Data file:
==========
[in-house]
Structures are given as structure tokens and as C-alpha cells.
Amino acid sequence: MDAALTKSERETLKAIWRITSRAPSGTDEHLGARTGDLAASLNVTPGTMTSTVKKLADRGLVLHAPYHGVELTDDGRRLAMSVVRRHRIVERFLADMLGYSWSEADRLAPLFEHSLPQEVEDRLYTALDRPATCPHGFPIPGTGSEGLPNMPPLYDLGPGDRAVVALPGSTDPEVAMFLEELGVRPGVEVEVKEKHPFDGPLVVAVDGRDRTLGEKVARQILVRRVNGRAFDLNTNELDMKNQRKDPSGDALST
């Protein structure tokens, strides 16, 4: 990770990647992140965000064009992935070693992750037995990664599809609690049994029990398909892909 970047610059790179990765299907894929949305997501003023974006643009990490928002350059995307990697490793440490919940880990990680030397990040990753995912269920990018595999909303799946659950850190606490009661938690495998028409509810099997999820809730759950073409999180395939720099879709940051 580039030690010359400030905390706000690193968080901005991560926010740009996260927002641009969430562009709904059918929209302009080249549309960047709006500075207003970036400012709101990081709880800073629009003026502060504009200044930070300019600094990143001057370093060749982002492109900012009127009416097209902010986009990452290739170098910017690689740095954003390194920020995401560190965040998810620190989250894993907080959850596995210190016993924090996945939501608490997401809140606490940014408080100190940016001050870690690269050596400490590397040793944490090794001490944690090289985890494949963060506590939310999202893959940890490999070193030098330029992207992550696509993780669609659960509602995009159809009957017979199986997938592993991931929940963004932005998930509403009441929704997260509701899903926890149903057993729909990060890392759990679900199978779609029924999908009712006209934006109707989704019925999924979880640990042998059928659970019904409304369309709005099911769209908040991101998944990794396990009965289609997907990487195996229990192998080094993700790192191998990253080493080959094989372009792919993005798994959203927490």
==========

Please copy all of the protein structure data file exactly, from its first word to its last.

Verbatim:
[in-house]
Structures are given as structure tokens and as C-alpha cells.
Amino acid sequence: MDAALTKSERETLKAIWRITSRAPSGTDEHLGARTGDLAASLNVTPGTMTSTVKKLADRGLVLHAPYHGVELTDDGRRLAMSVVRRHRIVERFLADMLGYSWSEADRLAPLFEHSLPQEVEDRLYTALDRPATCPHGFPIPGTGSEGLPNMPPLYDLGPGDRAVVALPGSTDPEVAMFLEELGVRPGVEVEVKEKHPFDGPLVVAVDGRDRTLGEKVARQILVRRVNGRAFDLNTNELDMKNQRKDPSGDALST
């Protein structure tokens, strides 16, 4: 990770990647992140965000064009992935070693992750037995990664599809609690049994029990398909892909 970047610059790179990765299907894929949305997501003023974006643009990490928002350059995307990697490793440490919940880990990680030397990040990753995912269920990018595999909303799946659950850190606490009661938690495998028409509810099997999820809730759950073409999180395939720099879709940051 580039030690010359400030905390706000690193968080901005991560926010740009996260927002641009969430562009709904059918929209302009080249549309960047709006500075207003970036400012709101990081709880800073629009003026502060504009200044930070300019600094990143001057370093060749982002492109900012009127009416097209902010986009990452290739170098910017690689740095954003390194920020995401560190965040998810620190989250894993907080959850596995210190016993924090996945939501608490997401809140606490940014408080100190940016001050870690690269050596400490590397040793944490090794001490944690090289985890494949963060506590939310999202893959940890490999070193030098330029992207992550696509993780669609659960509602995009159809009957017979199986997938592993991931929940963004932005998930509403009441929704997260509701899903926890149903057993729909990060890392759990679900199978779609029924999908009712006209934006109707989704019925999924979880640990042998059928659970019904409304369309709005099911769209908040991101998944990794396990009965289609997907990487195996229990192998080094993700790192191998990253080493080959094989372009792919993005798994959203927490």